Adoption Decision Phase: In this phase, managers must question the need of a new ERP system while selecting the general information system approach that will best address their critical business challenges and improve the organizational strategy. This decision phase includes the definition of system requirements, its goals and benefits, and an analysis of the impact of adoption at a business and organizational level.


Acquisition Phase: This phase involves selecting the product that best fits the requirements of the organization to minimize the need for customization. A consulting company is also selected to help in the phases of the ERP lifecycle that follow, especially in the implementation phase. Factors such as functionality, price, training and maintenance services are analyzed and the contractual agreement are defined. In this phase it is also important to analyze the return on investment of the product selected.


Implementation Phase: This phase deals with the customization or parameterization and adaptation of the ERP package acquired. to meet the needs of the organization. Usually this task is performed with the help of consultants who provide implementation methodologies, know-how, and training. Although training is present in all the phases, the largest training investment is made during the implementation phase.


Use and Maintenance Phase: This phase consists of the use of the product in a way that returns expected benefits and minimizes disruption. During this phase, functionality, usability, and adequacy to the organizational and business processes are important. Once a system is implemented, it must be maintained. Because malfunctions have to be corrected, special optimization requests must be met, and general systems improvements have to be implemented.


Evolution Phase: In this phase, additional capabilities are Integrated into the ERP system to obtain additional benefits. The extensions can be classified in two types:


Retirement Phase: When new technologies appear or the ERP system or approach becomes inadequate to the business’ needs, managers decide if they will substitute another information system approach that is more adequate to the organizational needs of the moment. Some organizations already passed through this phase for reasons such as strategic changes, lack of trust in the ERP vendor or the implementation partner, or bad implementation experiences.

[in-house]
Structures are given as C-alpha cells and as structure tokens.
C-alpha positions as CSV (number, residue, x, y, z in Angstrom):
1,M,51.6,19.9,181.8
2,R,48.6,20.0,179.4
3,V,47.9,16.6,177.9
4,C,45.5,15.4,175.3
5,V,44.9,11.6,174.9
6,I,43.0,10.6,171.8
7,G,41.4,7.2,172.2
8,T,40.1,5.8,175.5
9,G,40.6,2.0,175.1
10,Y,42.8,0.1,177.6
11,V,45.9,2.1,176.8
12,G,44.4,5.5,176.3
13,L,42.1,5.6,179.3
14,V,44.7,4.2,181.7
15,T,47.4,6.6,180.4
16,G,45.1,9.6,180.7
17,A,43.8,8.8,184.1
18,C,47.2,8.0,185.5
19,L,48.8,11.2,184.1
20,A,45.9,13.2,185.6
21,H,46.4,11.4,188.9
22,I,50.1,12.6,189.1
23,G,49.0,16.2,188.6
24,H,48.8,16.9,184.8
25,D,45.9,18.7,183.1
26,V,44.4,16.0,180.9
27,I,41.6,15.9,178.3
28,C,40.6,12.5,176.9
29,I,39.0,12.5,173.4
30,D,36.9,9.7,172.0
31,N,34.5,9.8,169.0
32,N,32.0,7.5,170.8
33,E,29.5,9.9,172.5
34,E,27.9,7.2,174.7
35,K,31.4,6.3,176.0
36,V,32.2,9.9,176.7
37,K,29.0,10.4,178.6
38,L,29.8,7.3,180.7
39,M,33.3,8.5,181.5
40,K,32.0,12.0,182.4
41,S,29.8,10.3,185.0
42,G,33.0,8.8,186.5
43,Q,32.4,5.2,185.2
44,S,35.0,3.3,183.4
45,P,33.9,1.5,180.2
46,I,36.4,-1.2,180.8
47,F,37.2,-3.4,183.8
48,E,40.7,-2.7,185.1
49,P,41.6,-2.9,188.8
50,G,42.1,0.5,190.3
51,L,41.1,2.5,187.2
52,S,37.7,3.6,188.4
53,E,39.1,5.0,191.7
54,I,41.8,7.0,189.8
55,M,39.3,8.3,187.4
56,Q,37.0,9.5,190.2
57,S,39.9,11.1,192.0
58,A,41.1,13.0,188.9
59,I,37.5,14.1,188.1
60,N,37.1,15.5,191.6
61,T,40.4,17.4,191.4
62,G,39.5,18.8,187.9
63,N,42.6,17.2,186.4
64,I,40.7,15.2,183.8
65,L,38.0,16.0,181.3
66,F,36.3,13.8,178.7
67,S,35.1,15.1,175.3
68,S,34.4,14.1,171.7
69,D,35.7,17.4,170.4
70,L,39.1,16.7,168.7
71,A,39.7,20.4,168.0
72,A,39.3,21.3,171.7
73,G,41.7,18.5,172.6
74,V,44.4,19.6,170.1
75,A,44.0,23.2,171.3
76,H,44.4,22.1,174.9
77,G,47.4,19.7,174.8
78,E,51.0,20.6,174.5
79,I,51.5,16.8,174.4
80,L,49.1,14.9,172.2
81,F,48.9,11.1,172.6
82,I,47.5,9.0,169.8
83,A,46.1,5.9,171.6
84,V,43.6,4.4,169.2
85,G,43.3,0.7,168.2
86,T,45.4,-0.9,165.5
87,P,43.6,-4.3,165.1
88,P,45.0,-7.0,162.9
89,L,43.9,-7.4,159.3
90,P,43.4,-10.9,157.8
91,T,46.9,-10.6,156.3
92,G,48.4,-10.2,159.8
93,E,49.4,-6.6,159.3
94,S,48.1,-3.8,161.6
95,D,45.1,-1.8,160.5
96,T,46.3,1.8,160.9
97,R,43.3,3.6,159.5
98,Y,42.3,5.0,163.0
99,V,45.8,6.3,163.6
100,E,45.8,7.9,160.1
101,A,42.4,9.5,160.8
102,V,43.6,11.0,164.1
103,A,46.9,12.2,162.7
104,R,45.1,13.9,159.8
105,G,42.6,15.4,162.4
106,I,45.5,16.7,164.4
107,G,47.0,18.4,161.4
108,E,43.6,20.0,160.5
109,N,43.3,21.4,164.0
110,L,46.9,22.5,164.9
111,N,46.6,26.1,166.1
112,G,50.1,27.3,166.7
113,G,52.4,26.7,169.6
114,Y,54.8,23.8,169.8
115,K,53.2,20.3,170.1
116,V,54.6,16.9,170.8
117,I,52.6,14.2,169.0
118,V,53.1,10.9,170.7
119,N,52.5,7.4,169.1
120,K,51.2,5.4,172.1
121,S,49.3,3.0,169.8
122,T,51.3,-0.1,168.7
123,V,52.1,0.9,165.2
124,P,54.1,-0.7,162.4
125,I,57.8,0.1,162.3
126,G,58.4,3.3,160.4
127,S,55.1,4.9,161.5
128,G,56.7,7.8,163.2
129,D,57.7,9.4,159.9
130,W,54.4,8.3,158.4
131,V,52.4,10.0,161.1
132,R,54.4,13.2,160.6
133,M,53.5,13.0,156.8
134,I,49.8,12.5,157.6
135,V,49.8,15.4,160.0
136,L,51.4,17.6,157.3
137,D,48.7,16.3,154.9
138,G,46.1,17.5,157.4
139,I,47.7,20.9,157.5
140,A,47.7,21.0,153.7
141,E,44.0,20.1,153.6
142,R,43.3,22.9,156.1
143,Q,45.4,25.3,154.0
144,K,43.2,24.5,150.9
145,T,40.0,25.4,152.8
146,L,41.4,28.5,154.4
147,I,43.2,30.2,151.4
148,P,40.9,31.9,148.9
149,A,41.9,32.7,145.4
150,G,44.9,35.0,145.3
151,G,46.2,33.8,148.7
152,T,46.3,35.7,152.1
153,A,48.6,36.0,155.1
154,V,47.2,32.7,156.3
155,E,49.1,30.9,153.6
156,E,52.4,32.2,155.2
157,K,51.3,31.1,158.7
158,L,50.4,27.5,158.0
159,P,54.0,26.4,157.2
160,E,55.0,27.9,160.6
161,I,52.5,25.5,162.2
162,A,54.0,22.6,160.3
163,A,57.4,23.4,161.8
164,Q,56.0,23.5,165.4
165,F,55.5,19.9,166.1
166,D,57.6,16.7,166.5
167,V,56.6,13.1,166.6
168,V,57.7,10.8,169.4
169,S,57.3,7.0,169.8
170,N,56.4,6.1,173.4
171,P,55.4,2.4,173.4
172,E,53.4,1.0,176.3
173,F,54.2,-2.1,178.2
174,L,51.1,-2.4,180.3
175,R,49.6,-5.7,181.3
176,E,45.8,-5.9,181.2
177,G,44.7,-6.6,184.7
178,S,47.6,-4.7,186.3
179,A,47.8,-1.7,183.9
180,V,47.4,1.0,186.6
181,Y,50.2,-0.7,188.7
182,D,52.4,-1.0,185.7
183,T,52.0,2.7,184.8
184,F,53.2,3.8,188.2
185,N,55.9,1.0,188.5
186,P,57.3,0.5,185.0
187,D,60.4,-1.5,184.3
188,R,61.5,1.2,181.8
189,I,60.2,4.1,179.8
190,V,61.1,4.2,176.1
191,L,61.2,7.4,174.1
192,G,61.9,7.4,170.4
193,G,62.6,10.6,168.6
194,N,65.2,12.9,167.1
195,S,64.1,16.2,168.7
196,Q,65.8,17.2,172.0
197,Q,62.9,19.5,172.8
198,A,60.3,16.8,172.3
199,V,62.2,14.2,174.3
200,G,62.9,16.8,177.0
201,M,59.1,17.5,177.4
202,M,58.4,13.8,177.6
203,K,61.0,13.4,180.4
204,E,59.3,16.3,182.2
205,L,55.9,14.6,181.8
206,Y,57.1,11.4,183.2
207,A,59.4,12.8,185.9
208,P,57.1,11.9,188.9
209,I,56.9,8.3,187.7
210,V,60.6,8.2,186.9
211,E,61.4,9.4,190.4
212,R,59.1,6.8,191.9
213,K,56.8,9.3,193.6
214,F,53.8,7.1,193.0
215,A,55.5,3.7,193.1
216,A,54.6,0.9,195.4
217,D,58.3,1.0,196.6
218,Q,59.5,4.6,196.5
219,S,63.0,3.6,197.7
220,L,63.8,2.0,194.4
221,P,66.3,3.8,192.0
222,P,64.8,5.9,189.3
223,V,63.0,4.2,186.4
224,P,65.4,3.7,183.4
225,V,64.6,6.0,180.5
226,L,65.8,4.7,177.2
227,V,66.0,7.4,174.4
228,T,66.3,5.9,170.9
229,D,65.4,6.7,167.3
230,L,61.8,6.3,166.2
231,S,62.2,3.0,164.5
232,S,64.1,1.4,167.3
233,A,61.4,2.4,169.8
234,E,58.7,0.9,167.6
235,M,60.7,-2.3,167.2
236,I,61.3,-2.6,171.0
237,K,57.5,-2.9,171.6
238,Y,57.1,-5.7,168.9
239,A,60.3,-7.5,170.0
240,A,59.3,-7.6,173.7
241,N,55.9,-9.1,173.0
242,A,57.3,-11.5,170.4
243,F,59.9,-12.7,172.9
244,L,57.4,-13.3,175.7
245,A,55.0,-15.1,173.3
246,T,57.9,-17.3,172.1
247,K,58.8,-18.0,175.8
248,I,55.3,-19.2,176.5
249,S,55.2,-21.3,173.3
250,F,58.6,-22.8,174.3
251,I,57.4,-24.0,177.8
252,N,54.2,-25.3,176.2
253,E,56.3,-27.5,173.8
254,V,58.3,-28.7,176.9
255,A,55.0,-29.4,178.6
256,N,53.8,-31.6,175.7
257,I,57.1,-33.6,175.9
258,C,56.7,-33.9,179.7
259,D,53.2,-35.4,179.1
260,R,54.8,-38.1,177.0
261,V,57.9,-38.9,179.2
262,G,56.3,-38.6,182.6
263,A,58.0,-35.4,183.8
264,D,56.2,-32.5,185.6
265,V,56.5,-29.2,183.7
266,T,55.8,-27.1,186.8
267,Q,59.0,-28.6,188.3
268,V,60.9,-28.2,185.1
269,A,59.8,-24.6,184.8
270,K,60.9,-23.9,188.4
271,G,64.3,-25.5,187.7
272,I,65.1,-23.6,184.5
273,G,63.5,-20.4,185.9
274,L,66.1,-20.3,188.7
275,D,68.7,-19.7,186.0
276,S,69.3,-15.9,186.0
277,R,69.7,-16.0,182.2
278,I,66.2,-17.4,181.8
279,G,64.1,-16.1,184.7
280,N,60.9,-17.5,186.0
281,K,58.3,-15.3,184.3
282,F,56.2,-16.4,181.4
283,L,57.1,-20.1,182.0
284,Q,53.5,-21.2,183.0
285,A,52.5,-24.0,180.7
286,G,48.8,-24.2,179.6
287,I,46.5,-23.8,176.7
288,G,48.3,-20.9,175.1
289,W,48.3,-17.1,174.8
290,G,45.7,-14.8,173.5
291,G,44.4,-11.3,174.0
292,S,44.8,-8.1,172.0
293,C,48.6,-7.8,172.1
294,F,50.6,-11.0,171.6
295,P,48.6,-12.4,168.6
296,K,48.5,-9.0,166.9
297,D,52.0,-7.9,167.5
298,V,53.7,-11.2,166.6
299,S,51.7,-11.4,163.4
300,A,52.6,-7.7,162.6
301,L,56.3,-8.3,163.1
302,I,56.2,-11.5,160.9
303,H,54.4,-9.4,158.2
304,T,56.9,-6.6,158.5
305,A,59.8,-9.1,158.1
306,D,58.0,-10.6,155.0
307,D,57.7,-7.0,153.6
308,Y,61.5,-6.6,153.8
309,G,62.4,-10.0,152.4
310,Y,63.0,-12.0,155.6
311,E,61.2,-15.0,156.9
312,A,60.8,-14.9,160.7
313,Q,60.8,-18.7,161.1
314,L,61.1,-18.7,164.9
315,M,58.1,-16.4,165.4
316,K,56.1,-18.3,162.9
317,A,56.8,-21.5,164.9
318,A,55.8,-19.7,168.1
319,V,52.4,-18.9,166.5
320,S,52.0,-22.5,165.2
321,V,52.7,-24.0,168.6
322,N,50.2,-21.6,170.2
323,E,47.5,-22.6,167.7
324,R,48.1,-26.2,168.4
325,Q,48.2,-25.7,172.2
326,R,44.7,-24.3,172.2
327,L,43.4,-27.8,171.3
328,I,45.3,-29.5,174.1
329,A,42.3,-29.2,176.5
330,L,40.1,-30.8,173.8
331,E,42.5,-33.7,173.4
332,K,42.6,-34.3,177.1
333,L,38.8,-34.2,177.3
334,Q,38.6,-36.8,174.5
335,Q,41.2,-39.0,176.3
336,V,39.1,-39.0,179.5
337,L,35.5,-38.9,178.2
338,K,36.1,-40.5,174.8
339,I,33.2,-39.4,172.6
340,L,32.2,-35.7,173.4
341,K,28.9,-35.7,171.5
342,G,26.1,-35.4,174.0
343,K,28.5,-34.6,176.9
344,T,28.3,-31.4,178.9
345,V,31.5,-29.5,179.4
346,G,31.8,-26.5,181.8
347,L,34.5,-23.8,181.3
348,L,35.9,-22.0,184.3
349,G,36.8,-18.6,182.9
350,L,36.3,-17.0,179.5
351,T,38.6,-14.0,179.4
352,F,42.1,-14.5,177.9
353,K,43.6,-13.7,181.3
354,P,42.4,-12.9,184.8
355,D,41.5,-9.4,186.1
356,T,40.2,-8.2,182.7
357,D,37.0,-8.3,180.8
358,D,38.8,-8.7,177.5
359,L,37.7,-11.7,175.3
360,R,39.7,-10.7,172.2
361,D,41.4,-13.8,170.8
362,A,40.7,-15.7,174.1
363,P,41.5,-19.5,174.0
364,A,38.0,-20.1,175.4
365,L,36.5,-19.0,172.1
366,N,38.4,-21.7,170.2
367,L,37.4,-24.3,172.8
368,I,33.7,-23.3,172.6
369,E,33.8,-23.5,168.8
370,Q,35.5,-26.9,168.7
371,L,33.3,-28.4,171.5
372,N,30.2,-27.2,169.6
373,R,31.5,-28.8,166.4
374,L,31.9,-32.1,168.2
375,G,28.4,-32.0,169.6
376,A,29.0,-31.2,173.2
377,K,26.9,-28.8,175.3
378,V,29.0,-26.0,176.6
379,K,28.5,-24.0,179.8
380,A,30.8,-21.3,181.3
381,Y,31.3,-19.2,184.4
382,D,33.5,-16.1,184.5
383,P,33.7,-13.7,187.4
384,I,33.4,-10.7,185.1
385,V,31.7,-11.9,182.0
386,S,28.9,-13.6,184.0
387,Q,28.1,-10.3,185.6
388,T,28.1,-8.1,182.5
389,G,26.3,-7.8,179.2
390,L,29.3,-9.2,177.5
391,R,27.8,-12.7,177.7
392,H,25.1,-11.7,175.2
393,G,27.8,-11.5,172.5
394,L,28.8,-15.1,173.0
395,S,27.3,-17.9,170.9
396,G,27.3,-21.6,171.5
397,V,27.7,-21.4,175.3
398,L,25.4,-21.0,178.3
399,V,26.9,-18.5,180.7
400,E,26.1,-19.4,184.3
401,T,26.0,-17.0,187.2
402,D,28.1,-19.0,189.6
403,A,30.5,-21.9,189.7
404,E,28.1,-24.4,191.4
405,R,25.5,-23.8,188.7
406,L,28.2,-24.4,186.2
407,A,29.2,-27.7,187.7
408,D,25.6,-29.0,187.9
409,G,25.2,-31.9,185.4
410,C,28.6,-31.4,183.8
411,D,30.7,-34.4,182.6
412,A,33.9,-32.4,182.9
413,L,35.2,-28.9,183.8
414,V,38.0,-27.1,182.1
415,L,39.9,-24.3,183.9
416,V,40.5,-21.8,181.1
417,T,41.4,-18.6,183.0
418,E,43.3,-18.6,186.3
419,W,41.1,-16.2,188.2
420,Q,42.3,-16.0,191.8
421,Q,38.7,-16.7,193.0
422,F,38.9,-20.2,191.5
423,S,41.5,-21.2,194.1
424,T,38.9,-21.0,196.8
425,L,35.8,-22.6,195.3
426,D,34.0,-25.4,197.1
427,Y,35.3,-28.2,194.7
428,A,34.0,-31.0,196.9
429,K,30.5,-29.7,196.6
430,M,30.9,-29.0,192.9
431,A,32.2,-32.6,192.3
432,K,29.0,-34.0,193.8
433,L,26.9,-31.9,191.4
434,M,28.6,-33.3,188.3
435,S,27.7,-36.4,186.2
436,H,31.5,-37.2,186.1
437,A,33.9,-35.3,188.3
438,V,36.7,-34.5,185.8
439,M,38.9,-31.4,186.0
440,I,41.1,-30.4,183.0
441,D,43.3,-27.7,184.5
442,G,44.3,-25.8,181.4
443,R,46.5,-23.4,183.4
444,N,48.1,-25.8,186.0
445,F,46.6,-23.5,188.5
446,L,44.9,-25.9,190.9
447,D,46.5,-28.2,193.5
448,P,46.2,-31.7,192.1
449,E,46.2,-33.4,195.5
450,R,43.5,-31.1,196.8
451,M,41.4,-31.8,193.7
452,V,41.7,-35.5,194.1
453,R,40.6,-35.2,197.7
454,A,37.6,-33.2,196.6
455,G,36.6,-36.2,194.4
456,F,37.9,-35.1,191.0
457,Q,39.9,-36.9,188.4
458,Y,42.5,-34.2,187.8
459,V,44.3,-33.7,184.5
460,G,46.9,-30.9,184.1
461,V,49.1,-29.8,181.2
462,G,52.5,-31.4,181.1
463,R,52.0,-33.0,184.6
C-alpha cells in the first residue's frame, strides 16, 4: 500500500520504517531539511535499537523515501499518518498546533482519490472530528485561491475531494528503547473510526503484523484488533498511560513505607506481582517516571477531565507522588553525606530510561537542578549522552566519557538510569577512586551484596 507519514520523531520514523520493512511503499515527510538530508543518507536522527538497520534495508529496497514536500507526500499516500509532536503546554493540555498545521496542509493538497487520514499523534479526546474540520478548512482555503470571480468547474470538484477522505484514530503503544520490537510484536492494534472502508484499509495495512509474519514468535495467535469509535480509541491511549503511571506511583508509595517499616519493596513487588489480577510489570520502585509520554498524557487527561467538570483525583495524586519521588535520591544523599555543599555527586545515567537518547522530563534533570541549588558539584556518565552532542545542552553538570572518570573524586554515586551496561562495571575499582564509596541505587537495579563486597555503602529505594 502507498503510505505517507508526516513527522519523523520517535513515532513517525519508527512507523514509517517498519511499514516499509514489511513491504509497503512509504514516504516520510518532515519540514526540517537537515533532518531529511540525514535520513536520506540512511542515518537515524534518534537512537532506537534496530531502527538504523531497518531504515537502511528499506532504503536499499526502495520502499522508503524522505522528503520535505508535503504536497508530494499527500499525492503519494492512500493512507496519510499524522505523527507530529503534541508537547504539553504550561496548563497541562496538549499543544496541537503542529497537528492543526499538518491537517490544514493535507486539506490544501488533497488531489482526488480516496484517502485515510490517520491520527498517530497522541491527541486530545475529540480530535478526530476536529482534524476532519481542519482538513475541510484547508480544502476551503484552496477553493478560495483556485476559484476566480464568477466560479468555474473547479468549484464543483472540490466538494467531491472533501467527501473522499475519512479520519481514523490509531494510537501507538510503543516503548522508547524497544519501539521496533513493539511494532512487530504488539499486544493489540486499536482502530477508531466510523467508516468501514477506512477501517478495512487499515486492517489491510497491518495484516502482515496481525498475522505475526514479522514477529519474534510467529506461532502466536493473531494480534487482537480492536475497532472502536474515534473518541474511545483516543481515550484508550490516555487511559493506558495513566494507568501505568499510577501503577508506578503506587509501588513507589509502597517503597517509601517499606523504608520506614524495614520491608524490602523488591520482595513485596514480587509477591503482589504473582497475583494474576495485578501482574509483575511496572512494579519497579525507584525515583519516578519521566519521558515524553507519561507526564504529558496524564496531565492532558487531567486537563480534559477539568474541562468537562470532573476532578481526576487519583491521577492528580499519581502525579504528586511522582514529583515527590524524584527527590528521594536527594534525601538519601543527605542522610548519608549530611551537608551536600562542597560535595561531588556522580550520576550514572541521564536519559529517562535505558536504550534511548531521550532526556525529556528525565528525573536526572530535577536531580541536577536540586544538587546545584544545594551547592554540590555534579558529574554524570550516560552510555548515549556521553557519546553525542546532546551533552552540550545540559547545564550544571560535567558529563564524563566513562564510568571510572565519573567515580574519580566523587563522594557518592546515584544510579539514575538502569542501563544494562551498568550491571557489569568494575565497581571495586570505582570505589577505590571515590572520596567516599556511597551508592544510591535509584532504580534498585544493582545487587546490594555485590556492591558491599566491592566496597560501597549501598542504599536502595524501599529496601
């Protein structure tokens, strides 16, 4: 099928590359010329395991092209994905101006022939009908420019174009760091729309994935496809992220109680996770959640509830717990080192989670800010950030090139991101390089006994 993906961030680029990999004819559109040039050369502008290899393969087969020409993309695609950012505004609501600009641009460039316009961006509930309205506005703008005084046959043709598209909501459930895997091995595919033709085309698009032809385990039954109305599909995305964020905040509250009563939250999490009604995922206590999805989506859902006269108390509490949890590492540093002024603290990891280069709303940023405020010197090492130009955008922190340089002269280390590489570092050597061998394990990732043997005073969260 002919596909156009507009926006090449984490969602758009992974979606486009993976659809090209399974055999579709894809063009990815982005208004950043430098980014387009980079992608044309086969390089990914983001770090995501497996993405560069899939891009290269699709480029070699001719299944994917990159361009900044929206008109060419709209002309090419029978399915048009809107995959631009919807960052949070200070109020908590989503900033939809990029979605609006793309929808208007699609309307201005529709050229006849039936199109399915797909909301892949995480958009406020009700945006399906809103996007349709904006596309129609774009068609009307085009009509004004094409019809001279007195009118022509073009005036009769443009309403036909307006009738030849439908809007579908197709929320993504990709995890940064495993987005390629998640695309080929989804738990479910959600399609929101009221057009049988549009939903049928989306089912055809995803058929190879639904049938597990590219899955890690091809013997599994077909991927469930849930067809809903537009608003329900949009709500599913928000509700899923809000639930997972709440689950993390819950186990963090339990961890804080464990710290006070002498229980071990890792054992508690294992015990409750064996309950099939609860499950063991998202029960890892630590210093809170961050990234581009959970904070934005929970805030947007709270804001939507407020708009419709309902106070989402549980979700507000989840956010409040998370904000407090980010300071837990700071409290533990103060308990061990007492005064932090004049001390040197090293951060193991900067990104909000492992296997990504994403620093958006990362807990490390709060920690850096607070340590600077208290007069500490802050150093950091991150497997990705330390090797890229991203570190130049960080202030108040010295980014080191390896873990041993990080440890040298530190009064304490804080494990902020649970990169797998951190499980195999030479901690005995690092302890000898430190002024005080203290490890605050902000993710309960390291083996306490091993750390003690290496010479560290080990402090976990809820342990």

If we try to generalize from the previous methodologies: a proven methodology is a complex tool that has been used over the years, and trial and error has perfected it. It usually comes from a reputable vendor that can afford to sustain this positive feedback loop that makes its methodology better. It is specific to the product or solution you are implementing. It is not a one-size-fits-all. Otherwise, it defeats the purpose. It needs to be adapted to your business, or at least to your industry. If we take a deeper look at ASAP, ASAP used to be “the one” SAP methodology. Now SAP has 21 industry-specific solutions ranging from mining to healthcare. SAP has taken its original ASAP and customized it for most of these 21 industries. The business needs of the mining industry are far different from the business needs of the healthcare industry. The methodology needs to be further adapted to your business. Being specific to your industry is not enough. The healthcare industry covers a broad range of businesses, from a few million dollars private practices to several billion dollars conglomerates, from single location offices to pharmaceutical companies with headquarters on different continents. Therefore, the project team will have to fine tune the methodology. This can be done internally, but it’s usually done by a consulting firm or the vendor. A few words of caution -- methodologies are expensive, so upper management has a tendency to enforce a strict compliance to the methodology during an implementation. But even though methodologies are customized, they are still roadmaps. The blueprint is not the house; it is a simplification of the house so that it can be built. It does not always make sense to do everything the way it is written. An experienced project manager should be able to step back from the methodology in order to look at the reality of his/her business’ needs.


The three methodologies that we discussed earlier seem to ignore the evolution and retirement phases. This might be due to the fact that they are primarily implementation methodologies. They are mainly focusing on adoption decision, acquisition, implementation, and use and maintenance phases. Companies using an ERP need to take into consideration these two last phases because they will live with their system for the next five to ten years. They need to take into consideration the ERP lifecycle. So, ERP methodologies need to go beyond the implementation and cover the complete ERP lifecycle.